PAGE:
A Case for the Bible 101: Why do we need to make a case?

This week we are starting a new series called “A Case for the Bible 101” (the actual class will be taught in April at Sea Coast Grace Church in Cypress, CA). This is part of a Christian Apologetics’ program that we am running over the course of this year, and it is the culmination of the combined work of top Christians scholars and teachers in the Apologetics’ world, along with materials I gleaned from my time at Biola in the Christian Apologetics’ Graduate Program.

Class Ministry Statement:

  1. The purpose of this ministry is to provide participants with the information and tools needed to address the questions asked of Christians in our culture today (1 Peter 3:15), this includes an emphasis on developing our Christian walk through:
  • Prayer (Matthew 6:9-13; John 17)
  • Proper Biblical interpretation through the use of hermeneutics (Matthew 22:37; 2 Timothy 2:15)
  • An apologetic defense of the historicity, inerrancy, and inspiration of the Christian Bible (2 Timothy 3:16-17; 2 Peter 1:20-21)
  • Discipleship (Matthew 28:18-20; Hebrews 10:23-25)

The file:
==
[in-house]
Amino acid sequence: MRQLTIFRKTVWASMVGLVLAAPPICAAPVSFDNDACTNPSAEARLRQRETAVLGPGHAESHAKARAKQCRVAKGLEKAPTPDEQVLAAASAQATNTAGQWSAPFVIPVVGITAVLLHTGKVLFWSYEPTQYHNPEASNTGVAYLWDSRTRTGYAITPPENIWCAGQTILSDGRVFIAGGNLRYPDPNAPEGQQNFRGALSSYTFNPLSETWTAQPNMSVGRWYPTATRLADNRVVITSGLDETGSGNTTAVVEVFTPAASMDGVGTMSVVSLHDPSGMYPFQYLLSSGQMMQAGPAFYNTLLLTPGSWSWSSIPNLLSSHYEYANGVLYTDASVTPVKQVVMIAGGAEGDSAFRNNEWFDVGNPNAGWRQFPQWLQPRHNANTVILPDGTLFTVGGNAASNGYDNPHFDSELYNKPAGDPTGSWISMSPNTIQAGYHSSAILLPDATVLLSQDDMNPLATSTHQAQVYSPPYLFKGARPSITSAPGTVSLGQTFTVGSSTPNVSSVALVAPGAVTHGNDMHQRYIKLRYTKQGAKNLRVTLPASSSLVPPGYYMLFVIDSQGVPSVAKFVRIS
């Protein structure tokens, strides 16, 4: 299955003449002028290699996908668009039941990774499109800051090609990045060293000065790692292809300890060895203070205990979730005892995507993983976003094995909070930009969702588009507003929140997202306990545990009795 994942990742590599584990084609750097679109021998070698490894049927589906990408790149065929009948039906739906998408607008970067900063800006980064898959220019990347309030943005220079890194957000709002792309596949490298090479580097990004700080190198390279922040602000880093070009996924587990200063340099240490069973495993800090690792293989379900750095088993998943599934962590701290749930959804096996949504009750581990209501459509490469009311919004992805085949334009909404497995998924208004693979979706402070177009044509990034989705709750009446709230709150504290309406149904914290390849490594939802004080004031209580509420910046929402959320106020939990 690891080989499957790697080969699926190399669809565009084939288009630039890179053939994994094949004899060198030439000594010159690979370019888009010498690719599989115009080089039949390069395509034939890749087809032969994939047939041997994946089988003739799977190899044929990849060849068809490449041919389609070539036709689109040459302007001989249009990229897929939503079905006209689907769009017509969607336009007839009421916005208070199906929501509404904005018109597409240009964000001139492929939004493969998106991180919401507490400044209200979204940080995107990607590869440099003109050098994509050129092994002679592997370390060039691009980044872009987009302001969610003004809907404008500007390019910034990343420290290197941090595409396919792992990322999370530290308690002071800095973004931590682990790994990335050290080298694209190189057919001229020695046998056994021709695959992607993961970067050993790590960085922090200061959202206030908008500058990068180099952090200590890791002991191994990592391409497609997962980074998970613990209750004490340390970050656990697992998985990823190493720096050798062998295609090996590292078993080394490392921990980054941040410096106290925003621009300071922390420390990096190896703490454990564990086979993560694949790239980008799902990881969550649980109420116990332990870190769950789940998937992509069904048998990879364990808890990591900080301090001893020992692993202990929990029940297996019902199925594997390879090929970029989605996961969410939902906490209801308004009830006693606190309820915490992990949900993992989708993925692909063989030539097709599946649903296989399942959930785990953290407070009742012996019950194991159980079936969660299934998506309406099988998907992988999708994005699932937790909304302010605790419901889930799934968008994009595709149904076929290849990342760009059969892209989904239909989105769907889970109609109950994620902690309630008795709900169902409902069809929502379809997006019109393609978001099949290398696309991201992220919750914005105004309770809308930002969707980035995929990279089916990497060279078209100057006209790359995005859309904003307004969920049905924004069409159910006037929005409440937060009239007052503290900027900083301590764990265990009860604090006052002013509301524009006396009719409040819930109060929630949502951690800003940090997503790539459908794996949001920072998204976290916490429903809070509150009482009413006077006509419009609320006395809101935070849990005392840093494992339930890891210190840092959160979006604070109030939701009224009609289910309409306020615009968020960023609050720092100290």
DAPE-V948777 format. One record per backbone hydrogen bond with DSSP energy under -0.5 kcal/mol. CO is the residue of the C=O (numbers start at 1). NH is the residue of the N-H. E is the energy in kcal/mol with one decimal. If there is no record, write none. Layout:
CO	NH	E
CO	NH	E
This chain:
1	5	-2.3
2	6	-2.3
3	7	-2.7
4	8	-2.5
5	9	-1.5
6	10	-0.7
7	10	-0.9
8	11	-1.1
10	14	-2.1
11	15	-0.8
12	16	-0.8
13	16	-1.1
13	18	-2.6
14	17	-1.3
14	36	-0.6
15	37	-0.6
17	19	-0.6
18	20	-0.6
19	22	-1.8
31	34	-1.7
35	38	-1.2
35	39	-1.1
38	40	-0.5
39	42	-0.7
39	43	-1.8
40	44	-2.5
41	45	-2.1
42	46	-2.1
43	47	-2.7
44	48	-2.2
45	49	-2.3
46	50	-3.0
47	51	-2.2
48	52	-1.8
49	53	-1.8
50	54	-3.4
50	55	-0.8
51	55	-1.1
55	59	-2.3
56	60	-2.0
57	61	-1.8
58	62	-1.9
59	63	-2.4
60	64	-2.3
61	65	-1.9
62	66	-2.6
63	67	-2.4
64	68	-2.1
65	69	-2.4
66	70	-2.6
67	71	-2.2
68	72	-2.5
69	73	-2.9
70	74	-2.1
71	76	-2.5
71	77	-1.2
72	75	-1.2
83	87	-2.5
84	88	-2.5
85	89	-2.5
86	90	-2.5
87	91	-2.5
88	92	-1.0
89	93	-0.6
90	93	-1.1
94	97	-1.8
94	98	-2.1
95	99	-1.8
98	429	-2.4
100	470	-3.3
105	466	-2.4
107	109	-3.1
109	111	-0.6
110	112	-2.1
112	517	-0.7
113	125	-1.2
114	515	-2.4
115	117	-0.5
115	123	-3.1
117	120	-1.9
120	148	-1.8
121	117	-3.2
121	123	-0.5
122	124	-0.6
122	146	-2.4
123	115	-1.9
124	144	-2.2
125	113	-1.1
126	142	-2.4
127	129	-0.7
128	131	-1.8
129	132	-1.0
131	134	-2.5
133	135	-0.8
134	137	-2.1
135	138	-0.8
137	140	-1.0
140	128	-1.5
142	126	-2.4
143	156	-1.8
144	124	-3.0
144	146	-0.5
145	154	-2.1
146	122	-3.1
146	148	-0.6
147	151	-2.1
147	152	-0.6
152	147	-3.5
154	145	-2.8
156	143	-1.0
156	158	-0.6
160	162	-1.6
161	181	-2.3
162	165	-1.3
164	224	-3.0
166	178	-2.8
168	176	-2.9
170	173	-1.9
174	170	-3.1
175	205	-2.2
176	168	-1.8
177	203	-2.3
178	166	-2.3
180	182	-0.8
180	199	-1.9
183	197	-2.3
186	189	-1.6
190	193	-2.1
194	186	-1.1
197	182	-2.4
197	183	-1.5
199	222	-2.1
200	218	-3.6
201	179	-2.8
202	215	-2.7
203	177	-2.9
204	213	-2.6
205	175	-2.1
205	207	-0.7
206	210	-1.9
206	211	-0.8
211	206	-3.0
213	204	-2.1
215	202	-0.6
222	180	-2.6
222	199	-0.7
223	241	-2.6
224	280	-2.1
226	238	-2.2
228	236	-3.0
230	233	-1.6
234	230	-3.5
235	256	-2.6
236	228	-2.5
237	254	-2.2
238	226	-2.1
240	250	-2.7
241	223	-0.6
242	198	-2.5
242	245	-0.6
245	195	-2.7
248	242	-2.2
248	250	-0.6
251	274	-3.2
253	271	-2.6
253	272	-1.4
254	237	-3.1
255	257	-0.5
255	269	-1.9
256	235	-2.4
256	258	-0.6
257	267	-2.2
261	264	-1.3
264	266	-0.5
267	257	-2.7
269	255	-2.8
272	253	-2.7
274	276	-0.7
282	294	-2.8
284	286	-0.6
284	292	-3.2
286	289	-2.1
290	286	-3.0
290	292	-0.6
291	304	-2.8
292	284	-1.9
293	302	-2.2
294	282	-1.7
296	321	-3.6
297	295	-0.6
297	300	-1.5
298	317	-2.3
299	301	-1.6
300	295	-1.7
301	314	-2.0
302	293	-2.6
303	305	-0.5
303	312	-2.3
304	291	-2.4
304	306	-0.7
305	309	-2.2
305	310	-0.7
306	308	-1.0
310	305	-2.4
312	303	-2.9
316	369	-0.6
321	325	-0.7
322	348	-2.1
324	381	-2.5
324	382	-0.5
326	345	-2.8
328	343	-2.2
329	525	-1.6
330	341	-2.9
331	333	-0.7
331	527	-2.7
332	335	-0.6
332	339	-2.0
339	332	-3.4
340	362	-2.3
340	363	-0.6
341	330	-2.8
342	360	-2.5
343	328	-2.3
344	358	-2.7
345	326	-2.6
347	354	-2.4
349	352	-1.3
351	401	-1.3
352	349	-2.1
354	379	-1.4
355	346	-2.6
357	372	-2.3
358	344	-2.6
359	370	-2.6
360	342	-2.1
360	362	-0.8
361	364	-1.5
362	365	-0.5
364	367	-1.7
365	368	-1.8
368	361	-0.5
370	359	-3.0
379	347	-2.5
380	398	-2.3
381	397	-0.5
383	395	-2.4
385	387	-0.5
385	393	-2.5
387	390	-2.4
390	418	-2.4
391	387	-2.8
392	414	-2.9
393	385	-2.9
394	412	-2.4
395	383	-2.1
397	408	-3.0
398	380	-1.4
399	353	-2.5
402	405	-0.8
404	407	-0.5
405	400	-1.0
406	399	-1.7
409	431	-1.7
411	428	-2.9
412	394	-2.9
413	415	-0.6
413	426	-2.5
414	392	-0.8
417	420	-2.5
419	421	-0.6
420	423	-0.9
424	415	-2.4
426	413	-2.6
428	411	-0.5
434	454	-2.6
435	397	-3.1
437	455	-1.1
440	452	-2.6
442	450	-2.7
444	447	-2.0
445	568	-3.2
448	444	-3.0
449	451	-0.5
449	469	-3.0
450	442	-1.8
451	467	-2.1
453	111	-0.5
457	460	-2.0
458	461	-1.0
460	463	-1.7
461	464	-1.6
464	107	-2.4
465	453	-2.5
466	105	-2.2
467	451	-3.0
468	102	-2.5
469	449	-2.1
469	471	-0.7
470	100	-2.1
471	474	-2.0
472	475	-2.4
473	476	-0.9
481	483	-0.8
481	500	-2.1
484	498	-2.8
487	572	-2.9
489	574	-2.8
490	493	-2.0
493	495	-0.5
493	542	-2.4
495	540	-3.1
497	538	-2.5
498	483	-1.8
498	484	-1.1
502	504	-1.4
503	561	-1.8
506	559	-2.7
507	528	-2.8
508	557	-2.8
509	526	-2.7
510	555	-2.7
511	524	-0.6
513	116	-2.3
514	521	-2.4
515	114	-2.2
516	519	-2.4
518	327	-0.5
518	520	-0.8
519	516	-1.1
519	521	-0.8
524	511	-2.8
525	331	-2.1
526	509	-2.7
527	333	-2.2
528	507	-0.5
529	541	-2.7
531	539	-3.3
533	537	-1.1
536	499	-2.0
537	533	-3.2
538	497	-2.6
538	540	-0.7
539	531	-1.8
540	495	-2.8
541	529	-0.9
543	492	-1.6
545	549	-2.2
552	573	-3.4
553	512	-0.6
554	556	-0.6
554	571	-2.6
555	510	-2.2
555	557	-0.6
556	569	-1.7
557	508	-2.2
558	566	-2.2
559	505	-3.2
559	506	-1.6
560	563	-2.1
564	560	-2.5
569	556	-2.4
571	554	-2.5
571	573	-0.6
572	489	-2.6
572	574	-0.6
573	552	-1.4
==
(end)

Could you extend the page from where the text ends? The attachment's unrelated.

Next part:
1. This ministry believes that it is the responsibility of every person to invest serious time looking into the claims of Christianity because what we believe to be true about God, human purpose, and destiny defines us in this life and more importantly in the next (John 14).
  2. This ministry is committed to providing Biblical truths based on the entirety of the Scriptures—both Old and New Testaments. (John 14:6-7; 2 Peter 1:16-19; 1 John 1:1-4).
  3. This ministry believes that the most important question we must answer in this life is the one Jesus asked of his disciples: Who do you say that I am? (Mark 8:27-29; Luke 9:18-20).

This life is temporal—eternity is forever.

Own your faith; know what you believe, and why you believe it!

Then share it with others!

Why we need to become Biblically literate Christians: